When combining flash with daylight, you can experiment with the ratio between two light sources. For example, you could intentionally underexpose the daylit surroundings and use the flash to expose and isolate our subject. To achieve this, leave the flash off to begin with and work out a manual exposure that underexposes the ambient light so it's dark and moody. Then turn on the flash and set it to manual power.

Take a couple of test shots to work out the right output for your scene. To overpower bright daylight like this we need a high output, so start with your flash at 1/1 full power, then dial it down if it looks too strong. As well as changing the output we can also adjust the strength of the light by moving it closer or further from our subject. Used like this, our Speedlite allows us to create an atmospheric pocket of light around the subject.

4. Set your flash to rear curtain sync to add trails

A Speedlite being set to a one second exposure.

Rear Curtain flash is a mode that means the flash fires at the end of the exposure, or at the rear curtain. Here the flash is being set to fire at the end of a one second exposure.

When firing a flash during a long exposure, you can create a dynamic blend of blurriness and sharpness. The motion through the frame creates the blur, while the short burst of flash freezes the subject at a split-second moment within your exposure. You can choose whether the flash fires at the very beginning or end of the exposure. It's usually best to set the flash to rear curtain mode so that it fires at the end. This way the blur creates a trail behind your subject. To use rear curtain mode, press the sync button on your Canon Speedlite until it displays the three arrow icon.

5. Use a flash for your panning shots to make your subject sharp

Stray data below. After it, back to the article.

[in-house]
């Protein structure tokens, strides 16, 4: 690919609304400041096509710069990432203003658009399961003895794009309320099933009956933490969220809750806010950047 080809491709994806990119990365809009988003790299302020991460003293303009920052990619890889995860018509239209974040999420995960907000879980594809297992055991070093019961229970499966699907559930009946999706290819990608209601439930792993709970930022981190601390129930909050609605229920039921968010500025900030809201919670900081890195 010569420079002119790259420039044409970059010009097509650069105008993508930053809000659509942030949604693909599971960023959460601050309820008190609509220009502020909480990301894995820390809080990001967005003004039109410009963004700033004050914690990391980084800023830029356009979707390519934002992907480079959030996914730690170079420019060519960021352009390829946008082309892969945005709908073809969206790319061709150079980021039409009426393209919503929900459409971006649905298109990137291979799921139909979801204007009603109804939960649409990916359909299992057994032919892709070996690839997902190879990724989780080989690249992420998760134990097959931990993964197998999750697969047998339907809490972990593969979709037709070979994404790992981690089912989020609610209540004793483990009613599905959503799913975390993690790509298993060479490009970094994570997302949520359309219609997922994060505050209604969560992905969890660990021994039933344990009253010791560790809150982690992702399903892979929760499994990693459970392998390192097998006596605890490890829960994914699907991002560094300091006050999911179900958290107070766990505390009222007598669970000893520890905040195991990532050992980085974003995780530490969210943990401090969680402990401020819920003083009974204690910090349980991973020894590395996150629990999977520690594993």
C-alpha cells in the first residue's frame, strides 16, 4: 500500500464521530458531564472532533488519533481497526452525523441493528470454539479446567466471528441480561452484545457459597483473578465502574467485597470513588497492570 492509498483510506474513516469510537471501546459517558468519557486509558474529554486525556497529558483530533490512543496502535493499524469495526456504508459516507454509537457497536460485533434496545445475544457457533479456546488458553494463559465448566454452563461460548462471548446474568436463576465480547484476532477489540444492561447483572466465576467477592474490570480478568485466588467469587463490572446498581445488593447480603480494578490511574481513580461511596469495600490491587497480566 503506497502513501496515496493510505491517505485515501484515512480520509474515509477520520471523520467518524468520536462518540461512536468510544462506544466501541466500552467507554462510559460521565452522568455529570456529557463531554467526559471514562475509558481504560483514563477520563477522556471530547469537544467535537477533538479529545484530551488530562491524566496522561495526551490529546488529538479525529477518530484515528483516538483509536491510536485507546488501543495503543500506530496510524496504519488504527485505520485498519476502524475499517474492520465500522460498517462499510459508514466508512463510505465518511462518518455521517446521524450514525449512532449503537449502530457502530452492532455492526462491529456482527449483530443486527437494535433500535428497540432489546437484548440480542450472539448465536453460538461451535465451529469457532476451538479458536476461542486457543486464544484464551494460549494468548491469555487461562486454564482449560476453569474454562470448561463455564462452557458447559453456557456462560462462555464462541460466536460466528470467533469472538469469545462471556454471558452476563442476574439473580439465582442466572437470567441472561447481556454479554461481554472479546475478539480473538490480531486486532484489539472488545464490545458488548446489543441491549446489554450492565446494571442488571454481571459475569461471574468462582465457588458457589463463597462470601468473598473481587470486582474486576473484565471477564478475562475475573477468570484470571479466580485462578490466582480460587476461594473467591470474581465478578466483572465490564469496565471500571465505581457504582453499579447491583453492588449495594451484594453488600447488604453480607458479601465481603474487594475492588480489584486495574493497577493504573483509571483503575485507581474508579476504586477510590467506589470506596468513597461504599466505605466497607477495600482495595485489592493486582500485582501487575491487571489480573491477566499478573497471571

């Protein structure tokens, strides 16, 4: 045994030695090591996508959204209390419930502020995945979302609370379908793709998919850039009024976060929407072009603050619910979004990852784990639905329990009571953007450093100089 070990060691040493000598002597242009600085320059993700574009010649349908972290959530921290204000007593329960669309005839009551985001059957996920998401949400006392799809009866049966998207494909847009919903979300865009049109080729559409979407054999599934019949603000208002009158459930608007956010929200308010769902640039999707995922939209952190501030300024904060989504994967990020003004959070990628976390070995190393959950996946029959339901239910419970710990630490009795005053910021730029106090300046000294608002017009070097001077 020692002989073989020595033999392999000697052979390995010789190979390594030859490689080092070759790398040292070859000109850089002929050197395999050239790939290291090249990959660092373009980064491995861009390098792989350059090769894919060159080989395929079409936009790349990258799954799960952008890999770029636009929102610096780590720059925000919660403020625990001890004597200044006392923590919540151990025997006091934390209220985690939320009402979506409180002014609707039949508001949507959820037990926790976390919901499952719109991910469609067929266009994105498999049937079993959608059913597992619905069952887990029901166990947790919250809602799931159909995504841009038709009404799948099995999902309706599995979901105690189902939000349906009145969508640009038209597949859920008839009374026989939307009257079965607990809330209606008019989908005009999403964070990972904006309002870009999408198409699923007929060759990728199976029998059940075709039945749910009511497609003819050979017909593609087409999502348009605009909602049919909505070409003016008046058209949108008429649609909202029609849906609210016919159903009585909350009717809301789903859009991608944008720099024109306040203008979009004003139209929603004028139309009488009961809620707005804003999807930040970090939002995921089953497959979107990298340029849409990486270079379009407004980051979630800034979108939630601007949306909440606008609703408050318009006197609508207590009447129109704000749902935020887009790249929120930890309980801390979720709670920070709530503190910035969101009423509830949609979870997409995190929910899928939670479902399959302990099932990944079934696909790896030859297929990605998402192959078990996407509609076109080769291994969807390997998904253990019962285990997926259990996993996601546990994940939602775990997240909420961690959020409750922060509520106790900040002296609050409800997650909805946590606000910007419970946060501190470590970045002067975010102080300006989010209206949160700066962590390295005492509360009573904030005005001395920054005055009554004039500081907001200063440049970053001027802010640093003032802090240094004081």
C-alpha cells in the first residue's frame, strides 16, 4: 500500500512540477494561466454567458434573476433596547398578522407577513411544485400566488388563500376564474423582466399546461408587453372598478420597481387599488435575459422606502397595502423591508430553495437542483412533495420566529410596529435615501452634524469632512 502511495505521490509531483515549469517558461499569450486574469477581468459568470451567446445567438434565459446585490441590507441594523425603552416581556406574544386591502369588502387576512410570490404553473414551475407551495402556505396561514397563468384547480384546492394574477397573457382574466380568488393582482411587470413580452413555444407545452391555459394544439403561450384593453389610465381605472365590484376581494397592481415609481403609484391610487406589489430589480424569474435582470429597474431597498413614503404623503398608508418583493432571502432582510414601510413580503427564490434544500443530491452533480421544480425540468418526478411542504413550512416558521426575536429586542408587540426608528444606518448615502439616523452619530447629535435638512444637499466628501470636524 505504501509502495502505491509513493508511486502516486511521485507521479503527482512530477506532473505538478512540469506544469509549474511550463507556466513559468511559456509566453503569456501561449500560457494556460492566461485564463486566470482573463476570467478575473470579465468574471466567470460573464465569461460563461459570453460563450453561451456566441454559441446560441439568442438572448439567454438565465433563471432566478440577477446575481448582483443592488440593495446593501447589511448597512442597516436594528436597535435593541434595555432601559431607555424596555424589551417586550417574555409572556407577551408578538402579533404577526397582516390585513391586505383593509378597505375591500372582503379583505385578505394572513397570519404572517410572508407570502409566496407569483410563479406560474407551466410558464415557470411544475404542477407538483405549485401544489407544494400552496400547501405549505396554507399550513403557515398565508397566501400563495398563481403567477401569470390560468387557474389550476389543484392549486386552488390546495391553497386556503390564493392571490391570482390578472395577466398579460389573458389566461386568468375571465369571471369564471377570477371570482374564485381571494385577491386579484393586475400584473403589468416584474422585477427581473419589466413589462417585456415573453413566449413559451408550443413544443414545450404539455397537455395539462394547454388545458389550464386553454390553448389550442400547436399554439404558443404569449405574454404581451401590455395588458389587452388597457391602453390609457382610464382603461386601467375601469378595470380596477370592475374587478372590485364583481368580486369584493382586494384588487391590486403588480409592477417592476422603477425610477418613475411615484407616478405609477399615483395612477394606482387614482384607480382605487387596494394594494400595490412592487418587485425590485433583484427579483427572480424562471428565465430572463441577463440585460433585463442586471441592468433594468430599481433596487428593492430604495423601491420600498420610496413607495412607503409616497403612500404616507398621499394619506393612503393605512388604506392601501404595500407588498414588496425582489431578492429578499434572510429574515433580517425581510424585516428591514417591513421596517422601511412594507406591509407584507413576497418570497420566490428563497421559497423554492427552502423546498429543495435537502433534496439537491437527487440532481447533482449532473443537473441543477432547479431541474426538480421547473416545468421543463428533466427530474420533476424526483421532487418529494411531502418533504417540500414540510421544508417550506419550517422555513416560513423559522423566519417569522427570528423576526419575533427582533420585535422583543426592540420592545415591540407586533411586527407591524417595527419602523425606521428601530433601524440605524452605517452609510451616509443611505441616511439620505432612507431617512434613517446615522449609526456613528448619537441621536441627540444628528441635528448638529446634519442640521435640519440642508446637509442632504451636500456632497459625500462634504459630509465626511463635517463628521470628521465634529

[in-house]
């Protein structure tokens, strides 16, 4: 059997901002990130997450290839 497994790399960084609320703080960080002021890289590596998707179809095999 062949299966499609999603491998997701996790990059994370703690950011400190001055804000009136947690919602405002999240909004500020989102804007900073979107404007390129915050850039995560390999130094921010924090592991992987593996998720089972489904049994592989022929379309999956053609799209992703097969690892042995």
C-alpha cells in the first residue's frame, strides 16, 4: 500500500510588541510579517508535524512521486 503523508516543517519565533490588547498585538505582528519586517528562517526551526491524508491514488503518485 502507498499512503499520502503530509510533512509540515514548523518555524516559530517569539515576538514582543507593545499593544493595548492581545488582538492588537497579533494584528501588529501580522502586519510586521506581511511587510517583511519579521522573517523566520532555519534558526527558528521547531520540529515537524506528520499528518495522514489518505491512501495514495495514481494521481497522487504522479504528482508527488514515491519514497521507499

An image of a woman skateboarding, where the graffitied brick wall in the background has been blurred while the skateboarder remains clear.

To create panning blur, track the movement of the subject from one side of the frame to the other, matching the camera to their speed. Taken on a Canon EOS RP with a Canon RF 24-105mm F4-7.1 IS STM lens at 26mm, 1/30 sec, f/16 and ISO100, with a Canon Speedlite 600EX II-RT.

Panning the camera with your subject can result in a wonderful combination of blur and sharpness. Time it right and the subject will be sharp while everything else streaks into blur. Panning can be done without a flash, but adding one in makes the subject sharper and more defined. Set the flash to rear curtain sync mode, then use shutter priority mode and set the shutter speed to around 1/30 sec (or quicker for fast-moving subjects like cars). When you're ready, pan the camera with the action. It may take a few attempts to get the subject sharp, but it's worth the effort for the sense of speed and motion you can create.

6. Pulse your flash to create a blended image

A Speedlite flash being set to MULTI mode.

In MULTI mode we can set the number of pulses and the per-second frequency (Hz). Divide the number of pulses by the frequency to work out an ideal shutter speed.

A long exposure shot using a pulsing flash of a skateboarder doing a trick.

Using MULTI mode opens up a world of creative ideas for your action photography, making abstract blended images like this.

MULTI mode is a creative Speedlite setting that fires a rapid succession of pulses. When used in combination with a long exposure you can capture your subject in several positions around the frame. The challenge here is that – much like a double exposure – the lighter areas will overlap and blend with one another. So it's best to shoot your subject against a dark backdrop or at night, and capture them moving from one side to the other.

Once you've mastered these techniques, why not find more inspiration from professional adrenaline sports photographer and Canon Ambassador Lorenz Holder as he takes us through his top tips1 for using flash for action photography, or follow professional action photographer, Dave Mackison shooting with the Speedlite EL-12.

Written by James Paterson
  1. Available in English only.
  2. Available in selected languages only.